Graham Reid | | 9 min read
When rock encyclopedias describe Steve Hackett along the lines of “former guitarist with the British progressive rock band Genesis” they do him a disservice.
Yes, Hackett was an integral member of the band between the Nursery Cryme album in '71 and Seconds Out ('77), the Peter Gabriel-into-Phil Collins years which most consider the band's finest period.
But look at that end date.
Hackett has been out of Genesis for four decades and although he still plays material from those years – keeping the spirit of the band alive when others don't or, in the case of Collins, have effectively retired – he also has a vast catalogue of albums under his own name.
They include broad concept or themed albums, some grounded in the blues, some acoustic and some kiss-the-sky electric and others in tribute to Bach (whose name comes up repeatedly in this conversation).
His most recent album The Night Siren – with a sitar player and Middle Eastern influences and instruments – squarely in the amorphous category of world music-cum-prog.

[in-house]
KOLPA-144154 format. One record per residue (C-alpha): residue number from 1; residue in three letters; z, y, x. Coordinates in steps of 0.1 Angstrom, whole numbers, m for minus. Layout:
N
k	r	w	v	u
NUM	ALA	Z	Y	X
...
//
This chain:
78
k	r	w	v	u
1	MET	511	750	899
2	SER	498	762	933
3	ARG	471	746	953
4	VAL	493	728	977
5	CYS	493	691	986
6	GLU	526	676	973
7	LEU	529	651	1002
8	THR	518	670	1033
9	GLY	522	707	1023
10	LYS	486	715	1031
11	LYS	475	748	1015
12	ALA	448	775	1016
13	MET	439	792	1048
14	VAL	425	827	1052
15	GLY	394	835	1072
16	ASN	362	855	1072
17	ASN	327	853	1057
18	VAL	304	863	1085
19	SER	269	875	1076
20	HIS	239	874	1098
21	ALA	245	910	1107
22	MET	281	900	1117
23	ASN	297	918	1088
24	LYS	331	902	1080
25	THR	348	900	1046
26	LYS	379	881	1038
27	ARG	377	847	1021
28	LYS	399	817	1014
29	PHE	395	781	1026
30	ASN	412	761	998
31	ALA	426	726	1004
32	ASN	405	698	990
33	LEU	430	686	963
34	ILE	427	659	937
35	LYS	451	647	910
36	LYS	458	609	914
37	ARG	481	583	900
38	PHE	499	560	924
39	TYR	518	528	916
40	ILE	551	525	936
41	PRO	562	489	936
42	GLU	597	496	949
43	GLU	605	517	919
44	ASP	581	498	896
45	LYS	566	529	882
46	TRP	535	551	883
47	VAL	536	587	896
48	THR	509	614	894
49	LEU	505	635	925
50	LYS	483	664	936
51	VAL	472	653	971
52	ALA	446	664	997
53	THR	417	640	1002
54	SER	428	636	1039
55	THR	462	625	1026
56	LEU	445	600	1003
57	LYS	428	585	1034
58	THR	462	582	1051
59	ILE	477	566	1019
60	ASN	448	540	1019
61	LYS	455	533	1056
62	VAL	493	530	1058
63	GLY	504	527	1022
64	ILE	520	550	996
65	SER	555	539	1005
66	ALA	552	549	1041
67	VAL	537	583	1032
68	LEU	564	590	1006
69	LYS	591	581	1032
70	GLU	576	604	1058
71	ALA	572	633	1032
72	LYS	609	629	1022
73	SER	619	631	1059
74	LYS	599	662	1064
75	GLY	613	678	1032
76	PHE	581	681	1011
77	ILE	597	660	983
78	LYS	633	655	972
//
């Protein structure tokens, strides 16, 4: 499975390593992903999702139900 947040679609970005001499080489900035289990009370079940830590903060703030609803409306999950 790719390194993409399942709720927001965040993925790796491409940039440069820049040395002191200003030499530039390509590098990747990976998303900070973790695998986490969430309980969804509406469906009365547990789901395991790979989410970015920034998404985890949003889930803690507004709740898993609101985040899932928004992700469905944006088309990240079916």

Behind The Night Siren is an over-arching concept of all music and, by extension, all people being equally deserving of respect. A timely message given the dark day of our free-wheeling conversation.
Britain has woken up to the terrorist bombing in Manchester.
Hackett – who brings a six-piece band to New Zealand in Juky (see poster) playing Genesis, Night Siren and solo material – is soberly considering that.
So our conversation begins on melancholy note when he says he and the band were in Stockholm the day after the attack there, and he knows well the Bataclan club in Paris where there was also a terror attack.
“You do stop and think, 'That's the price of it' but I am still not going to stop. One has to resort to cliches but it is sobering and makes you think of the divisive nature of religion, it doesn't seem it is a problem solver whether it is Islamic or Christian.
“I think of the Crusades and that was disaster number one.”
Hackett says he and his wife, the author Jo Lehmann, are always talking about such issues and she wants to get to the heart of these matters in her fiction. The broad message however behind The Night Siren has never been more apposite.
Hackett says the idea of a United Nations of Music is the dream, where musicians from all schools and cultures can come together without borders.
“The problem we live with today is that hypothesis is offered as certainty, and there's the rub”
It is in the nature of a conversation with Hackett that it becomes digressive as he pursues a tangential idea. He says he was having a conversation with Peter Gabriel recently about the afterlife (“and not just after Genesis!”) and how they both believe there is something beyond the grave.
He is on a personal on-going quest researching this on this by reading Elisabeth Kubler-Ross and various spiritualists.
That sounds like the making of an
excellent concept album?